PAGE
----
Mourinho is a forró, written in 2001. Ricardo uses several rhythms and comping techniques for the orchestra, based on the percussion instruments and claves of the forró style, using the string instruments as they were the zabumbas, triangles and accordions, typical of northeast Brazil. Inocente is a Baião-Coco, characterized by its first lyric melodie (baião) and a second rhythmic one (côco). In this rendition, the orchestra is fulfilling the role of the singer and the band at once.


Alberto Ginastera (1916 – 1983)
Concerto per corde, op. 33

Alberto Ginastera composed his String Quartet No. 2 in 1958. His Concerto per Corde, Op. 33 (Concerto for Strings) came 7 years after, as an adaptation of the quartet for full string orchestra that. The new first movement, Variazioni Per I Solisti, is really a raw-sounding and clearly challenging theme and variations, where soloists lead prominently in a complex dialogue with the orchestra. This is followed by Scherzo Fantastico: Presto, which leaves a listener with a sense of chaos, disorientation, a frantic chase, perhaps. The Adagio Angoscioso explores the concept of sound from a contemplative perspective, paying tribute to the past and incorporating traditional melodic elements. The piece concludes with the Finale Furioso: colorful, rhythmic, almost breathless. This movement showcases folk idioms, changing meters, hidden melodic ideas from preceding movements, all expressed through excellent writing for the string medium (much like Bartok, an inspiration behind much of Ginastera’s work). Get immersed in the ferocious energy of the unyielding rhythm and virtuosic brilliance of the sound.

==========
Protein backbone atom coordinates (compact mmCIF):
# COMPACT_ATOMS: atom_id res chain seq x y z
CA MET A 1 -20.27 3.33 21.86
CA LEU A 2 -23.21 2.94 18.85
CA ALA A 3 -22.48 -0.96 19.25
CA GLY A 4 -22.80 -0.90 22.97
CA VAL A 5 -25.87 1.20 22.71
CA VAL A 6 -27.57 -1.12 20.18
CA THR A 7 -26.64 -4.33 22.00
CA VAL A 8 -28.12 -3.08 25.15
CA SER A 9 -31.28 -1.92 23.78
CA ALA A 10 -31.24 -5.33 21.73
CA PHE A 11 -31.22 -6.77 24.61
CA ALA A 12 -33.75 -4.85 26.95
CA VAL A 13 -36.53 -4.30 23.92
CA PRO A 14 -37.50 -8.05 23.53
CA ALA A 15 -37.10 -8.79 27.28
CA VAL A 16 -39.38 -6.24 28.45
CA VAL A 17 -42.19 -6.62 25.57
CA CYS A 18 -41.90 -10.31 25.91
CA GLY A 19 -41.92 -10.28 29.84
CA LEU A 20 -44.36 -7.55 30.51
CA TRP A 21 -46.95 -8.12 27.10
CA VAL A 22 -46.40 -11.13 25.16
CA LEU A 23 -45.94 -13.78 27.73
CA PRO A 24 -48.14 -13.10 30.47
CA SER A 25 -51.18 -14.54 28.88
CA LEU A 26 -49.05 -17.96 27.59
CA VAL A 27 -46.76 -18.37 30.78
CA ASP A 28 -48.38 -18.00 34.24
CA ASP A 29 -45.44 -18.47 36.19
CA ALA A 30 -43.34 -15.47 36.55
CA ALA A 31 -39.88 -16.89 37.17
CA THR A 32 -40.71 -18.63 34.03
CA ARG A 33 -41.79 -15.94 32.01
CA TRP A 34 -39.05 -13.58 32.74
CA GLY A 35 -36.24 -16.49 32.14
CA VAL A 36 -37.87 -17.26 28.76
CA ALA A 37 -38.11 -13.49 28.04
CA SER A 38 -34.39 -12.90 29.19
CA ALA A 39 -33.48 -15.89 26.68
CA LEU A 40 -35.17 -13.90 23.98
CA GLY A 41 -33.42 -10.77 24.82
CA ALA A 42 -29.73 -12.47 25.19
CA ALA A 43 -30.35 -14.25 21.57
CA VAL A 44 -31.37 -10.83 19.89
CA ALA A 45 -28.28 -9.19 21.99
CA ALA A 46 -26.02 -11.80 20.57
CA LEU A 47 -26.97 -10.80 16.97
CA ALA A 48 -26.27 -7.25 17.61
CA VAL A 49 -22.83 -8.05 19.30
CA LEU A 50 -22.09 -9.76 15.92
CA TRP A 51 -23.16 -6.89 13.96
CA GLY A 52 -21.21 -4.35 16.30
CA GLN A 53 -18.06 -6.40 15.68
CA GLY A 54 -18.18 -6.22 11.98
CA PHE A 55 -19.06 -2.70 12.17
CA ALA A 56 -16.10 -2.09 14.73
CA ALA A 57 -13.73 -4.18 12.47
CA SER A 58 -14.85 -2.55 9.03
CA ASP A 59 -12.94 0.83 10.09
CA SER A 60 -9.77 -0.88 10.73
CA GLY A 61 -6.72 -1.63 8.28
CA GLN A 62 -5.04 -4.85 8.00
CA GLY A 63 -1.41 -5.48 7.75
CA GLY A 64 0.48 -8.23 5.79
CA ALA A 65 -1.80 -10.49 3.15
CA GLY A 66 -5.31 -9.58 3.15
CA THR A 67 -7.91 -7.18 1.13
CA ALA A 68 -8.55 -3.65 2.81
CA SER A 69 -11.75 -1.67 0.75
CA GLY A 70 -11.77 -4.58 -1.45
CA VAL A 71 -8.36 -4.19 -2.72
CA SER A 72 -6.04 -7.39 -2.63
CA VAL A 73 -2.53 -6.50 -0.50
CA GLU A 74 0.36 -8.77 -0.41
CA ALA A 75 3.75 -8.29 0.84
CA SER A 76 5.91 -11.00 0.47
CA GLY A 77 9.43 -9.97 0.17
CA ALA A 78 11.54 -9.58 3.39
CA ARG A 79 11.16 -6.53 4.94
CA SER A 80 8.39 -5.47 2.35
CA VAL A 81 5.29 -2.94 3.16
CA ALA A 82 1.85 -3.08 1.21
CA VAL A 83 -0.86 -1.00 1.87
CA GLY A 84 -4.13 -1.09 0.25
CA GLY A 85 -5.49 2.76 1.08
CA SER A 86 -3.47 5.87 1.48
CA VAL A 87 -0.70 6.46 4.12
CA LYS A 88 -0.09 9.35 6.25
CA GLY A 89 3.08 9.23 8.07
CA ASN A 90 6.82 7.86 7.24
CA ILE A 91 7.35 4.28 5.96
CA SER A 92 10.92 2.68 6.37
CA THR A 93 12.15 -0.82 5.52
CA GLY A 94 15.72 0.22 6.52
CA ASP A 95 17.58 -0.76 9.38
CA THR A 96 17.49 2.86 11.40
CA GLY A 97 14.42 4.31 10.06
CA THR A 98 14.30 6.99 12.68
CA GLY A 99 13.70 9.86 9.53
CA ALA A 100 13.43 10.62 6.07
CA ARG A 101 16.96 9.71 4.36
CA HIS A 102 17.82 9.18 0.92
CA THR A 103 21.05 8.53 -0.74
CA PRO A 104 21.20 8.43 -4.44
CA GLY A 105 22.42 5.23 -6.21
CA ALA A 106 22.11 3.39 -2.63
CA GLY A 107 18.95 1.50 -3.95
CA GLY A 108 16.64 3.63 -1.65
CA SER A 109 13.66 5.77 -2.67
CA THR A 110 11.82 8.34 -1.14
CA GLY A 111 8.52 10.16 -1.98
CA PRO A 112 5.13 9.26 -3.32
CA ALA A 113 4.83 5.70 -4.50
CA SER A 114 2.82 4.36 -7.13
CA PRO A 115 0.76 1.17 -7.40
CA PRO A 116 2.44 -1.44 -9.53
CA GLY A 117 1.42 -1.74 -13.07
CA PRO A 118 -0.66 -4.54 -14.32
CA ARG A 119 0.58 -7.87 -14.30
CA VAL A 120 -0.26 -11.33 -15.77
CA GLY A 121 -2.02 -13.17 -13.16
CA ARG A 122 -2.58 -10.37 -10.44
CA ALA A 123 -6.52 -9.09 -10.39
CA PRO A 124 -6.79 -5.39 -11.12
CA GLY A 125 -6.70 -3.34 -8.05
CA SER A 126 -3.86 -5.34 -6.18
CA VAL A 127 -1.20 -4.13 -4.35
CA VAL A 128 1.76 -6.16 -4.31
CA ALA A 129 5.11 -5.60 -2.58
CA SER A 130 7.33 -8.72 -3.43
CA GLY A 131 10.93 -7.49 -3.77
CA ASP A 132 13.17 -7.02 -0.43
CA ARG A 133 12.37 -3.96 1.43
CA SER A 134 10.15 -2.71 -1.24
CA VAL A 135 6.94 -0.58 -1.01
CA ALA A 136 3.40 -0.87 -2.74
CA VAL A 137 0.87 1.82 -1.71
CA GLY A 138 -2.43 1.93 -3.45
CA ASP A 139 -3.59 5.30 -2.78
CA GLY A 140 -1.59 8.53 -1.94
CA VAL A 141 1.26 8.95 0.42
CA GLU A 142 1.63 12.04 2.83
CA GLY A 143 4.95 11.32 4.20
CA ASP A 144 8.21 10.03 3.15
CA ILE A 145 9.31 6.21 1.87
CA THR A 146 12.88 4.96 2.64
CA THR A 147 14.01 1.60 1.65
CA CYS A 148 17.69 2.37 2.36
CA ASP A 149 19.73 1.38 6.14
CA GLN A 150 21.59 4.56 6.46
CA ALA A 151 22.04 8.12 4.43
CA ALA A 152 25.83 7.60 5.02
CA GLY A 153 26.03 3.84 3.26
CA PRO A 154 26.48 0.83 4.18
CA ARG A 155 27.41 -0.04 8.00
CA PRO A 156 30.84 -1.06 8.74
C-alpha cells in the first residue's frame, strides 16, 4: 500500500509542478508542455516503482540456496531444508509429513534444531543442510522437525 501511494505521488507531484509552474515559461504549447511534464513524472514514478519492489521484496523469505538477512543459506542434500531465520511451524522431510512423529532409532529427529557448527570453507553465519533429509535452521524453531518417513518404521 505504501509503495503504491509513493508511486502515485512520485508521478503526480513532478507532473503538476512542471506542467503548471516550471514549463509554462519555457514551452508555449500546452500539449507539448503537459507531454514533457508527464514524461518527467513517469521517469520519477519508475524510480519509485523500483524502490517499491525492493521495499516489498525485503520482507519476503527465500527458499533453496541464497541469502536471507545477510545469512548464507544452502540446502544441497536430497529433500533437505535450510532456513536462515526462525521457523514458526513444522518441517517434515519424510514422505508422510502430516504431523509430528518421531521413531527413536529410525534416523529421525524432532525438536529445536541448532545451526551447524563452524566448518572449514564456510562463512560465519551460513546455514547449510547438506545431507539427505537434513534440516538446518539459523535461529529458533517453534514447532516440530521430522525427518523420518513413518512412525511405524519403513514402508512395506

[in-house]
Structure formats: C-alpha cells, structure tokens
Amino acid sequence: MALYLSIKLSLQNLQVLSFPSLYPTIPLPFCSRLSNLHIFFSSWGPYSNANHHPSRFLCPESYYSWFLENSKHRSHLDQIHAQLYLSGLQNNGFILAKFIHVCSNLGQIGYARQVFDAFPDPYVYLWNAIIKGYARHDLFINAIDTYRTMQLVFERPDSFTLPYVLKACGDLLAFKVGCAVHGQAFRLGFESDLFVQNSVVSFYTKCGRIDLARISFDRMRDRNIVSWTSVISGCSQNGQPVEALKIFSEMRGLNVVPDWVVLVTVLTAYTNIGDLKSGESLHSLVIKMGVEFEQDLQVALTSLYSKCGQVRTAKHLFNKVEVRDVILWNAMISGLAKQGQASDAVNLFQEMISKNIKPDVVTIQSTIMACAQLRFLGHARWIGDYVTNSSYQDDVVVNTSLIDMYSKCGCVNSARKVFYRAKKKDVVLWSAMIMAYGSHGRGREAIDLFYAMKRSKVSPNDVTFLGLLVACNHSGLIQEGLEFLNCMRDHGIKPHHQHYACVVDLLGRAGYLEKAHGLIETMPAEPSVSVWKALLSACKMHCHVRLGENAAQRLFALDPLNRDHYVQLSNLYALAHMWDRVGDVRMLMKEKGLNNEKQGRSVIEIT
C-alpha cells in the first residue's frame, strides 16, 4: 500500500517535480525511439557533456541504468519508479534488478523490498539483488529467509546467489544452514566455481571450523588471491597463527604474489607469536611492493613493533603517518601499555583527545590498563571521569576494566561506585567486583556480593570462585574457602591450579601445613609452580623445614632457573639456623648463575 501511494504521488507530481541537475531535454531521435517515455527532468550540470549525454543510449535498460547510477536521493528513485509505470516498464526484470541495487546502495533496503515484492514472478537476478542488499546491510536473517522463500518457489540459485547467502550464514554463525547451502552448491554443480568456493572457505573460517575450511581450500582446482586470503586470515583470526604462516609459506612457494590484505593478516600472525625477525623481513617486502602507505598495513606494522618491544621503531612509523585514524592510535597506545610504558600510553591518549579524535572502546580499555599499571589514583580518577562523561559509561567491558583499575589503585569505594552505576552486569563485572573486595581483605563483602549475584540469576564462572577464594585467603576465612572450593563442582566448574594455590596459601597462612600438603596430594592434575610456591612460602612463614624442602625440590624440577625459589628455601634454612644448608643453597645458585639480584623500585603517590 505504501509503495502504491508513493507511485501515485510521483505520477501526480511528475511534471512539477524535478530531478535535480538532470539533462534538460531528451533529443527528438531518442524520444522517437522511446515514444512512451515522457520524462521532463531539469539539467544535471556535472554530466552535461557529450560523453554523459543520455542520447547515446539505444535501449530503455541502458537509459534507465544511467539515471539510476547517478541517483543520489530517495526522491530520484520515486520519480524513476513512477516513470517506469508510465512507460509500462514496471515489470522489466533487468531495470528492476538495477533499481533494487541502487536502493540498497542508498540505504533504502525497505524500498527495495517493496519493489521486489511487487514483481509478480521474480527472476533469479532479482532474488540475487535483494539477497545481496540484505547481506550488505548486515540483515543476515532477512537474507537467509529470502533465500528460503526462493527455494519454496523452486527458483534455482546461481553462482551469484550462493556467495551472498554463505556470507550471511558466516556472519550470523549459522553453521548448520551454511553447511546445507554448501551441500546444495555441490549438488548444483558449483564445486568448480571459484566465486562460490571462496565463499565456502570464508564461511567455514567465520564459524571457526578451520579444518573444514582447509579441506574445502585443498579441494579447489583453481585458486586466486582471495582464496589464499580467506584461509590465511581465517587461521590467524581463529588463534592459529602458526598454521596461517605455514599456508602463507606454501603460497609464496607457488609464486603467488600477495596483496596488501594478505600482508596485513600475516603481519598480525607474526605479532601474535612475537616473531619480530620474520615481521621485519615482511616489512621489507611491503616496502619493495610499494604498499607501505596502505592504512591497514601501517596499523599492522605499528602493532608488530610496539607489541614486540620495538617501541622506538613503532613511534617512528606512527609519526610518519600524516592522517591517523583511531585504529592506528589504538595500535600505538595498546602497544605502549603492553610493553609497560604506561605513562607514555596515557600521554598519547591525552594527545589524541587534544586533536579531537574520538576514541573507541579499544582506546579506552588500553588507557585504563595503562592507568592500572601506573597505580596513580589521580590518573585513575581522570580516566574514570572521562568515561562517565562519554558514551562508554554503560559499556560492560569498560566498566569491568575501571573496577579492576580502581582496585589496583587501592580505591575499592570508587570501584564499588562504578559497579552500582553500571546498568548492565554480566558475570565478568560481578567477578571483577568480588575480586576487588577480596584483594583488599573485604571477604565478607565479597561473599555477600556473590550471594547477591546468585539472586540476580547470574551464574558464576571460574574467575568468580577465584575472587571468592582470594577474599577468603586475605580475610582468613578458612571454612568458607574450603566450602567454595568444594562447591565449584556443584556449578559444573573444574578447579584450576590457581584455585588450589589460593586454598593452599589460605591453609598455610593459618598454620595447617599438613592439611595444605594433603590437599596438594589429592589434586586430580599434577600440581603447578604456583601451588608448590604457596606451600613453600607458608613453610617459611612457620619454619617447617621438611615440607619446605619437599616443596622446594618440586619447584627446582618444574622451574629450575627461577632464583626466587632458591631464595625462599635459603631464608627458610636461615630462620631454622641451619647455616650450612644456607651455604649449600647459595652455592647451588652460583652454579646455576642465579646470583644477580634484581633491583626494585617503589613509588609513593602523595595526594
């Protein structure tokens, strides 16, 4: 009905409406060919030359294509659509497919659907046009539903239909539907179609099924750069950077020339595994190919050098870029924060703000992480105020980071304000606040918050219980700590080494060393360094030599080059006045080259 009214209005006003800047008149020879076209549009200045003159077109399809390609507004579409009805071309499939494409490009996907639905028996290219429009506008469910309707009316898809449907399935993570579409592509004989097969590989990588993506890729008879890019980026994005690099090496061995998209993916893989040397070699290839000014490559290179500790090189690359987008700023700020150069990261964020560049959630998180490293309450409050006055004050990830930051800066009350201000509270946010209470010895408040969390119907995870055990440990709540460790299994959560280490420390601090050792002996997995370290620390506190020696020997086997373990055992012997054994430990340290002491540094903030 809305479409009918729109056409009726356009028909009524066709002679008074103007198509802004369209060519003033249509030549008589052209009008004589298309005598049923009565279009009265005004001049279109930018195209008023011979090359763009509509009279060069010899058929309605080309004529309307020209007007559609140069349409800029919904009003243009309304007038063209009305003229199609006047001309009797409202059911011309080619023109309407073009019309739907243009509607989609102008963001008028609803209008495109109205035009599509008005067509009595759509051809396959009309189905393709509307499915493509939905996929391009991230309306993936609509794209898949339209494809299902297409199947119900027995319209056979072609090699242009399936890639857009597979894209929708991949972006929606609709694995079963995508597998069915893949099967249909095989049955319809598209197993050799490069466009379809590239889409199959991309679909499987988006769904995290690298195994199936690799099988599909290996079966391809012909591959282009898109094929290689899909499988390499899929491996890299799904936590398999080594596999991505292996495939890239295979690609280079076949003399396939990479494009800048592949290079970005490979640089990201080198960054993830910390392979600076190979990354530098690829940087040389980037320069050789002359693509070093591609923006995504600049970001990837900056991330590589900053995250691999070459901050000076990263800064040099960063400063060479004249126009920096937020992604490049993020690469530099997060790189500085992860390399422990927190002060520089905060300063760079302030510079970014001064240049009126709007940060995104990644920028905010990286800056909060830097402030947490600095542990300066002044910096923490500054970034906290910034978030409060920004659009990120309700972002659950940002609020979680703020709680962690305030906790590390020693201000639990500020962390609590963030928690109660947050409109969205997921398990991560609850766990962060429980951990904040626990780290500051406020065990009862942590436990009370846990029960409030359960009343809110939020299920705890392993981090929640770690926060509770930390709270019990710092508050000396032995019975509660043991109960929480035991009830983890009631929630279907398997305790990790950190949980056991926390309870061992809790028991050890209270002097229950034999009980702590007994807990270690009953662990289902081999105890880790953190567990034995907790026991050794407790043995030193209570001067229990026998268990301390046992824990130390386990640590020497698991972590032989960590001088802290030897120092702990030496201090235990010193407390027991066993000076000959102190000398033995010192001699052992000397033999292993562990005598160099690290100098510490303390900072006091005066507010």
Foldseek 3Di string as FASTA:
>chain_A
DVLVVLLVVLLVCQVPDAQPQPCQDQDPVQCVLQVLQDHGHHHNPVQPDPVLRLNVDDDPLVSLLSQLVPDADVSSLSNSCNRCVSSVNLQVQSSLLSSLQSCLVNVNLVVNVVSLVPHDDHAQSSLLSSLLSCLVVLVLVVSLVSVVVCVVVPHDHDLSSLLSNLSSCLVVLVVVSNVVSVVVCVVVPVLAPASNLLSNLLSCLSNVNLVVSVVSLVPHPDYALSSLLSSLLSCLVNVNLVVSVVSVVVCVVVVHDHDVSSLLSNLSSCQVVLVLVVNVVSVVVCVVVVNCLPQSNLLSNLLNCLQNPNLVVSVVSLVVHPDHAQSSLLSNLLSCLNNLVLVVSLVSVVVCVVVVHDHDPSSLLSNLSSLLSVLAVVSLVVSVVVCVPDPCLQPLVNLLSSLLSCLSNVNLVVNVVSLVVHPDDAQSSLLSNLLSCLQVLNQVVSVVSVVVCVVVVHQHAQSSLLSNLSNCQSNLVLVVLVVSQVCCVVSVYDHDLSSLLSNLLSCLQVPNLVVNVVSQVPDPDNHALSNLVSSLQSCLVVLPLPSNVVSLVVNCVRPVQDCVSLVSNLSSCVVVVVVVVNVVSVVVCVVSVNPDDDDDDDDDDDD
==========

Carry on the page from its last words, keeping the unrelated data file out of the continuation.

Sphinx Virtuosi performs Thursday, March 31, 2022 at 7PM at Merrill Auditorium in Portland.
Click here for information and tickets.